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    ABSTRACT: Aneuploidy is a hallmark of cancer and is associated with malignancy and poor prognosis. Recent studies have revealed that aneuploidy inhibits proliferation, causes distinct alterations in the transcriptome and proteome and disturbs cellular proteostasis. However, the molecular mechanisms underlying the changes in gene expression and the impairment of proteostasis are not understood. Here, we report that human aneuploid cells are impaired in HSP90-mediated protein folding. We show that aneuploidy impairs induction of the heat shock response suggesting that the activity of the transcription factor heat shock factor 1 (HSF1) is compromised. Indeed, increased levels of HSF1 counteract the effects of aneuploidy on HSP90 expression and protein folding, identifying HSF1 overexpression as the first aneuploidy-tolerating mutation in human cells. Thus, impaired HSF1 activity emerges as a critical factor underlying the phenotypes linked to aneuploidy. Finally, we demonstrate that deficient protein folding capacity directly shapes gene expression in aneuploid cells. Our study provides mechanistic insight into the causes of the disturbed proteostasis in aneuploids and deepens our understanding of the role of HSF1 in cytoprotection and carcinogenesis.
    The EMBO Journal 09/2014; 33(20). DOI:10.15252/embj.201488648 · 10.43 Impact Factor
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    • "As shown in Fig. 1, low scores on both genetic variables were clearly associated with higher EF scores, but little difference was noted among the other three groups shown in the figure, i.e., individuals who were high on one and not the other, or those high on both. This pattern of interaction between the two genetic variables suggests antagonistic epistasis (Jarosz et al., 2010), i.e., no additional adverse effects are seen when both types of genetic risks are high, as compared to when a single one is high. One possible reason for this pattern is that the two genetic factors may act on similar neurodevelopmental pathways. "
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    ABSTRACT: Background Cognitive deficits are prominent in schizophrenia and represent promising endophenotypes for genetic research. Methods The current study investigated the importance of two conceptually distinct genetic aggregates, one based on copy number variations (uncommon deletion burden), and one based on single nucleotide polymorphisms identified in recent risk studies (genetic risk score). The impact of these genetic factors, and their interaction, was examined on cognitive endophenotypes defined by principal component analysis (PCA) in a multi-center sample of 50 patients with schizophrenia and 86 controls. PCA was used to identify three different types of executive function (EF: planning, fluency, and inhibition), and in separate analyses, a measure general cognitive ability (GCA). Results Cognitive deficits were prominent among individuals with schizophrenia, but no group differences were evident for either genetic factor. Among patients the deletion burden measures predicted cognitive deficits across the three EF components and GCA. Further, an interaction was noted between the two genetic factors for both EF and GCA and the observed patterns of interaction suggested antagonistic epistasis. In general, the set of genetic interactions examined predicted a substantial portion of variance in these cognitive endophenotypes. Limitations Though adequately powered, our sample size is small for a genetic study. Conclusions These results draw attention to genetic interactions and the possibility that genetic influences on cognition differ in patients and controls.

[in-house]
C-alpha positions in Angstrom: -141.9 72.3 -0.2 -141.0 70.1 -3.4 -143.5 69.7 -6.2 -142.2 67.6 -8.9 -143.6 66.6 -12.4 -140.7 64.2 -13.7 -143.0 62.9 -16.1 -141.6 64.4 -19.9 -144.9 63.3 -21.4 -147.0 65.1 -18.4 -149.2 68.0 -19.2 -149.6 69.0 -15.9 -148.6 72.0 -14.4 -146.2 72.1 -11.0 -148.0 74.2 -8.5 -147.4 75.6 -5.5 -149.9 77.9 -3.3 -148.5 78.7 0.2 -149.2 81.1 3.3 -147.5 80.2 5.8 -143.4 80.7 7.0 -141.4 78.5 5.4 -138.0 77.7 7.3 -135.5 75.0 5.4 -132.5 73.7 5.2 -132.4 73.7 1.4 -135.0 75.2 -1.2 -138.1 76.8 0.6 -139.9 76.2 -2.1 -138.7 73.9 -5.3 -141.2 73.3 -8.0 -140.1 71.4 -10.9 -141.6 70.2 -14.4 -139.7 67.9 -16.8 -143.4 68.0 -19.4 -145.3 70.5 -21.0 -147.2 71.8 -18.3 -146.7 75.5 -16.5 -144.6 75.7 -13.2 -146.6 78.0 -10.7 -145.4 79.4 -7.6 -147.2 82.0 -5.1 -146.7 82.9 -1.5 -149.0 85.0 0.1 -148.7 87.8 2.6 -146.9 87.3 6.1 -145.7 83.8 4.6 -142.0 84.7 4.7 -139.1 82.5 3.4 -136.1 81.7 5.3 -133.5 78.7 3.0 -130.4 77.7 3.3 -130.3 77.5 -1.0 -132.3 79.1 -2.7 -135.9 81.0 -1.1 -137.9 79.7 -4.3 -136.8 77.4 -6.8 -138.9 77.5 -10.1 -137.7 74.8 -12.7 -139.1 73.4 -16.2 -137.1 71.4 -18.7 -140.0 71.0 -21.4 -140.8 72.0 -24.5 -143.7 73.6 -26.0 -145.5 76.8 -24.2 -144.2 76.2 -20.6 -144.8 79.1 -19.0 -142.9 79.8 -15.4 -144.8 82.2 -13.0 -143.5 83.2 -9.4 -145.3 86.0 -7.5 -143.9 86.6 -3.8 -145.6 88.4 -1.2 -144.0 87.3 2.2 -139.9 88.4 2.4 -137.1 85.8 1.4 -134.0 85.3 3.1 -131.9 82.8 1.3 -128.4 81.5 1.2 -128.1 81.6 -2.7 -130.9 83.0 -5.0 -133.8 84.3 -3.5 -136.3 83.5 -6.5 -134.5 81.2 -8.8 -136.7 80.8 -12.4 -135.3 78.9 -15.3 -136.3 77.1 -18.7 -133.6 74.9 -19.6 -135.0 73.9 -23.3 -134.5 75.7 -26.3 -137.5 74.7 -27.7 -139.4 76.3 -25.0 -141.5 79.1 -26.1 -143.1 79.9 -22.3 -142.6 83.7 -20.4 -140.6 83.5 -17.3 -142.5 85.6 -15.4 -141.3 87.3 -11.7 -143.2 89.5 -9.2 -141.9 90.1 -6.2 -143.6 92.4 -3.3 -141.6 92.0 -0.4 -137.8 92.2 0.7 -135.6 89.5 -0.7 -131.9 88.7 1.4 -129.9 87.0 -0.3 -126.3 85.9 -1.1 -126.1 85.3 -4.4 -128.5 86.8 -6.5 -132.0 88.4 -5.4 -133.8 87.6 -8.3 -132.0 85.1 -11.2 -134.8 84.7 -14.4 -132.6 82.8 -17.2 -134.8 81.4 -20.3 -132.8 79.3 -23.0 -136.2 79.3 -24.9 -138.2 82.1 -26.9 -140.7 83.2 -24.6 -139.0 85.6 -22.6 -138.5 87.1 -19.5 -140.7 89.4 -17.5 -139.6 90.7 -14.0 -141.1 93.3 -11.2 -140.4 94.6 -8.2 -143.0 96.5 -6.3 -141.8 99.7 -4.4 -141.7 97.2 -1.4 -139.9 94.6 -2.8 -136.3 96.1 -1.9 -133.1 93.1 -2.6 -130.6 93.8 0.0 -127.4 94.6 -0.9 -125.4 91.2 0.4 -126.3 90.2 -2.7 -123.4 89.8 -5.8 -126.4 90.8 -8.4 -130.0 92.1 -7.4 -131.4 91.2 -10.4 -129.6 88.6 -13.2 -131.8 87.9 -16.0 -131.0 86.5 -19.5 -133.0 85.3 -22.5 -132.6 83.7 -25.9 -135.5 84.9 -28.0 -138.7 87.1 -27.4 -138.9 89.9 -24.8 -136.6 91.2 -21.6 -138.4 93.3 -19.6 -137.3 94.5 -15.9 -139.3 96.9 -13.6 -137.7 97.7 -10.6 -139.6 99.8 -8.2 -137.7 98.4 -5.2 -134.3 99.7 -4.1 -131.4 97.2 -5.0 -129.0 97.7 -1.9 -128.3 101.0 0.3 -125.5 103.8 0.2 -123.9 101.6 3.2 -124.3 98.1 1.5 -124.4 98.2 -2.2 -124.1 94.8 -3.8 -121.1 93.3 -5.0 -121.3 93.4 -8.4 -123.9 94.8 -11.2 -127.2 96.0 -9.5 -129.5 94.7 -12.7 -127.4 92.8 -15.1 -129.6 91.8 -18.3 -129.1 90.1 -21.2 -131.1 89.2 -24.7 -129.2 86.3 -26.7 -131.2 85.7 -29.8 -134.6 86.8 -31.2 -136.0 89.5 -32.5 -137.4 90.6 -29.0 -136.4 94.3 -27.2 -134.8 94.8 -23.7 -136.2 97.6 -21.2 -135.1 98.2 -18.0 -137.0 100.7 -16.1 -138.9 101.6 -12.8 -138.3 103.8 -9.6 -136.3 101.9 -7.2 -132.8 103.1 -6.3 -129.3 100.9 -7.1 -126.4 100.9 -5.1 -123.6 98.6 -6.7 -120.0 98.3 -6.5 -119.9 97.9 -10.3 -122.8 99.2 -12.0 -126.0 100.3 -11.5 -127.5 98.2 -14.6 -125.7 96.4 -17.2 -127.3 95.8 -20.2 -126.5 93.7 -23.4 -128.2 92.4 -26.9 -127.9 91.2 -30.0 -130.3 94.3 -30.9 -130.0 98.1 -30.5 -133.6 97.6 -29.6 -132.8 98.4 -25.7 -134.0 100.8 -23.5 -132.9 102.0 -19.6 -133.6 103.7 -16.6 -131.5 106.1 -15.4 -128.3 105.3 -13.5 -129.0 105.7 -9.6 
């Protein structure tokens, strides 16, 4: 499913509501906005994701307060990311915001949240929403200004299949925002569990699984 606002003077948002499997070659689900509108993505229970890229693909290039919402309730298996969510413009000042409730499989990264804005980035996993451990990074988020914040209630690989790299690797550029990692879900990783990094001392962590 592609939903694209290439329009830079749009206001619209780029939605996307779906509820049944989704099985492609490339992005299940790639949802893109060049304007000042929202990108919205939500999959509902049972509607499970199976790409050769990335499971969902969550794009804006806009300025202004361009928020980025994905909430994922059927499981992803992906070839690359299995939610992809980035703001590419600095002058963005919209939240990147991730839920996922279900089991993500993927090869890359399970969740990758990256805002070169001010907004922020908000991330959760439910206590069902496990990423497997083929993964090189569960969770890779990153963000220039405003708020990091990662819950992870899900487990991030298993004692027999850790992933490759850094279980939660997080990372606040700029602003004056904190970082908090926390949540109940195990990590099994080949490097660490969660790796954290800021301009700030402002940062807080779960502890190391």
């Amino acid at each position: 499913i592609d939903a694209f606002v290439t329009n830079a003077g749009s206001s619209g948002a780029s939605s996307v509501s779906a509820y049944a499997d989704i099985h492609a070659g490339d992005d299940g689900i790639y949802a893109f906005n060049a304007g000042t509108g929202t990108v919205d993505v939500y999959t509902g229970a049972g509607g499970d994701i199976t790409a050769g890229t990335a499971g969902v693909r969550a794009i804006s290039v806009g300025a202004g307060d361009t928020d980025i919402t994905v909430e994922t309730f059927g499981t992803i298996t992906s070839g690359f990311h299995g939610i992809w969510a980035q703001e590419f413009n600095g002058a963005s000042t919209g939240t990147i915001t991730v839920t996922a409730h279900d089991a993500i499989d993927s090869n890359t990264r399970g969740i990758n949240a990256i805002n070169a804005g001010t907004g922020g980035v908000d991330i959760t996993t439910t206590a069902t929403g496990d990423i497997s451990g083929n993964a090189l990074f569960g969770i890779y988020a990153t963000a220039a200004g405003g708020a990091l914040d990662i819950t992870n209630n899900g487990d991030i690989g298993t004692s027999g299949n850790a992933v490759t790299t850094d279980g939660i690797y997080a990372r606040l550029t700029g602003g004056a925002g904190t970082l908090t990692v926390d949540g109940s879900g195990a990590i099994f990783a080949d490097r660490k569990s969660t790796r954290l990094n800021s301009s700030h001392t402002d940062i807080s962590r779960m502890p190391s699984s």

Schizophrenia Research 06/2014; 156(1). DOI:10.1016/j.schres.2014.03.022 · 3.92 Impact Factor